By Doug the Dug
David Torrance speaking on Dragon’s Eye (at 17:42 minutes in) articulated his belief that the SNP’s aim is not independence but instead some form of looser union with England. He also believes that if it is a two question referendum then the choice will not be between independence and the Union but between some form of powerful Scottish parliament within the Union or the status quo. What is driving this idea that the SNP want independence-lite not full independence and that the SNP has become the Scottish Regional Party not the Scottish National Party?
I believe that there are two factors at work here, hope and a failure to understand the two very different routes which will take Scotland either to independence or to government under a regional parliament within the UK. The hope comes from a sense of Britishness and the idea that the SNP can’t really mean it. That independence is only a threat which is used, in the eyes of British nationalists, as a form of teenage threat which is at its heart a bluff. Unless you let me stay out till midnight I’ll leave home. Unless you let me redecorate my room in black I’ll leave home. Unless you give Scotland a powerful regional parliament we’ll leave the Union. The idea of Britain as a unified nation which is more than just a unified state is so strongly embedded within the British psyche that the SNP are regarded not as nationalists but as regionalists. I suspect that in the past the idea of an independent Scotland has been such a ludicrous concept for British nationalists that it has blinded them to the fact that the SNP is not a joke party in the vein of a Wessex independence movement or a Yorkshire independence party and that’s part of the reason why Labour in particular has failed to recognise the threat to their hegemony in Scotland and to find a strategy to keep the SNP out of power in Holyrood.
Now the SNP has won a majority in Holyrood things have changed and in the face of the promised independence referendum the only recourse for those who still find it hard to deal with the idea of an independent Scotland is to decide that the question is not really going to be about independence but about regional autonomy and so the concept of independence-lite has been born along with its sibling full fiscal autonomy and LabourHames fixation on federalism. That failure to grasp the concept of an independent Scotland has fuelled many a post and comment by unionists in which they ask the comfort question of, “What does independence actually mean?”, in the hope that the answer will be that it doesn’t mean what it means in the rest of Europe and that if they continually question what independence really means then eventually on some sunny fantasy day the SNP will turn round and admit that independence really just means devolution.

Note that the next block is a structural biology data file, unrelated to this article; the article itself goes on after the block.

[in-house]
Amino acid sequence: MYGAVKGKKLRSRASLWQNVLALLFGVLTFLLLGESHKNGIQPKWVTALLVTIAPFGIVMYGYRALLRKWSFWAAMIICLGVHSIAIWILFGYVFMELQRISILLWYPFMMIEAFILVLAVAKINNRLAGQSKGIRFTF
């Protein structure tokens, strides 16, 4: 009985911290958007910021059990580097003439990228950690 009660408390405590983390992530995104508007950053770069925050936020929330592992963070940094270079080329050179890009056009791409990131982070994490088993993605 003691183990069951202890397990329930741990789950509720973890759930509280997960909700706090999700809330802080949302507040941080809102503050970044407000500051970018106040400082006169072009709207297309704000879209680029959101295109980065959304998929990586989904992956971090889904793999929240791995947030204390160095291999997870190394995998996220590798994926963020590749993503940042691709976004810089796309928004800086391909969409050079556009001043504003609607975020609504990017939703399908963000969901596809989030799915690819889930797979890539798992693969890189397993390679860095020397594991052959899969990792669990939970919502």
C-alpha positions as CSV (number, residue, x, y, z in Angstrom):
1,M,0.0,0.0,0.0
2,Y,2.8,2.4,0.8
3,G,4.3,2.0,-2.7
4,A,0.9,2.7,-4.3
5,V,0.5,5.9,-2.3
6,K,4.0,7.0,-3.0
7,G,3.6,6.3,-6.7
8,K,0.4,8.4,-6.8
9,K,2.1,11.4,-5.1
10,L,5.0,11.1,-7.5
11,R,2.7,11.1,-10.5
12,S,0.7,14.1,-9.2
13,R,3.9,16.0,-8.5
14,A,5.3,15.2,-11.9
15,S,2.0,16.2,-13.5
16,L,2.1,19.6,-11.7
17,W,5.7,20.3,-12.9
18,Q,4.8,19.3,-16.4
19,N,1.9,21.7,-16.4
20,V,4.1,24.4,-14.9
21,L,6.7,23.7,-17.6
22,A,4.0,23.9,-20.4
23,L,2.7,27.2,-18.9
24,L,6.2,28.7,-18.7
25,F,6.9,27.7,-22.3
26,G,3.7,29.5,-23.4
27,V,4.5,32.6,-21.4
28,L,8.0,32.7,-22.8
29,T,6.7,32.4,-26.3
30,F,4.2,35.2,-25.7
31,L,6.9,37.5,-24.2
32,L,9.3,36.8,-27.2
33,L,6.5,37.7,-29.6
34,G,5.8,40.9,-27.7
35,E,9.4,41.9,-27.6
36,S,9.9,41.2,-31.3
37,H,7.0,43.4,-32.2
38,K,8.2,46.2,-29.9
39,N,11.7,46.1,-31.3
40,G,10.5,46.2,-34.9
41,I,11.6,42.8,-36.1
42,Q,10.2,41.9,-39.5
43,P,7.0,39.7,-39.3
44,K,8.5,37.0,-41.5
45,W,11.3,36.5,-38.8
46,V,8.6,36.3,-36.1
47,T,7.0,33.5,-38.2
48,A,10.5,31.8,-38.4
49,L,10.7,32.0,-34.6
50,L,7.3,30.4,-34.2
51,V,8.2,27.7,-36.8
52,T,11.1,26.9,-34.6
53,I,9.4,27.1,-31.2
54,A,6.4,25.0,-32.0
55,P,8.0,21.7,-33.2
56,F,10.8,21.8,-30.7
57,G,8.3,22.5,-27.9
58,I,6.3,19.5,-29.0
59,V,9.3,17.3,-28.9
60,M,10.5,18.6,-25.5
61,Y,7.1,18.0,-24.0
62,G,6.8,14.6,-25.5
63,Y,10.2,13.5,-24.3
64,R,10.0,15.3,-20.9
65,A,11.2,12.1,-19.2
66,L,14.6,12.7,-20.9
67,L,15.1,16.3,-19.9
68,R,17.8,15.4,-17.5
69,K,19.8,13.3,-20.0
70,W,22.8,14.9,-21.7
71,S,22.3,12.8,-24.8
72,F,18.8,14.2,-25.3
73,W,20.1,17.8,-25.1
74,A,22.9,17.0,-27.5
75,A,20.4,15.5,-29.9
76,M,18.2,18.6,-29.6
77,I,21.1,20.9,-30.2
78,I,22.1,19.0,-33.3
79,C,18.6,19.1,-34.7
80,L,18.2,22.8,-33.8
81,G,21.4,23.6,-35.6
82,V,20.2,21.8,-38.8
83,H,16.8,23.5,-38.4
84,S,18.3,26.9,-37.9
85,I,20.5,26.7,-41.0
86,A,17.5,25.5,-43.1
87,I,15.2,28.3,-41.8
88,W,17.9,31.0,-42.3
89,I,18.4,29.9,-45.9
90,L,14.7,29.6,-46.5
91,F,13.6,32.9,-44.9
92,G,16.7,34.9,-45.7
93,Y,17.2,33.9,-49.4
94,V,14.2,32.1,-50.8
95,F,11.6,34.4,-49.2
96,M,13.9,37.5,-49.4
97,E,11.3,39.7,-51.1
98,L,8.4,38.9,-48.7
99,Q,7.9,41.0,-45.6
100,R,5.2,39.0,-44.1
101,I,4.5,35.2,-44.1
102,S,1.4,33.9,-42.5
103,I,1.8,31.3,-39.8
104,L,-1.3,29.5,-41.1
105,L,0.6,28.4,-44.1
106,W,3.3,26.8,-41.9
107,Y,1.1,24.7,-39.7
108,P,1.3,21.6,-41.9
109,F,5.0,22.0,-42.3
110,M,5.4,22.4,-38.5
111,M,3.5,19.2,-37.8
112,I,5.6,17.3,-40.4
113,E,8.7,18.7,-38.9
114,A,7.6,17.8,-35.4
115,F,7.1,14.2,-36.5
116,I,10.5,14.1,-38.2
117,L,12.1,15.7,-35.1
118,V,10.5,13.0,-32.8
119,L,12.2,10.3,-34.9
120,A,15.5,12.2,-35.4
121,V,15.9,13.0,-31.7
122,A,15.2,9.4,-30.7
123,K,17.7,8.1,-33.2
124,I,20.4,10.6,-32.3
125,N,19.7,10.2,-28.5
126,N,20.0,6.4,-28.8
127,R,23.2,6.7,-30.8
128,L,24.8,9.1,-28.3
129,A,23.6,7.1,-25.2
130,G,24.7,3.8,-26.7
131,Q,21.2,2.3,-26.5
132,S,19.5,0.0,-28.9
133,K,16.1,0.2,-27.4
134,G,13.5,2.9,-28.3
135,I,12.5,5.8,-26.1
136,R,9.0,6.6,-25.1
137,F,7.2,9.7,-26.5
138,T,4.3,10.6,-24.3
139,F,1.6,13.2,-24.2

Quite apart from the difference in power between an independent parliament and a regional parliament, the routes to independence and to regional autonomy for Scotland within the Union are so different that the failure to understand that difference is again almost like a mental comfort blanket. There is a failure to understand that although independence and a strong regional parliament superficially look very alike the route to get to them is as different as they are.
If David Torrance gets his referendum with two questions on it which are not about independence but a choice between more powers for a regional Scottish Parliament or the status quo then who gets to decides on what powers are included in the referendum question because for a regional parliament that is the $64,000 question. Several scenarios present themselves:
1. If the SNP write the regional powers question, as it’s their referendum, and explain in the question that they want Scotland to have control over taxes such as oil revenues what will happen after the referendum if Westminster says something along the lines of, “We have noted the powers that you want but we never agreed to anything before the referendum and we just can’t give them to you”?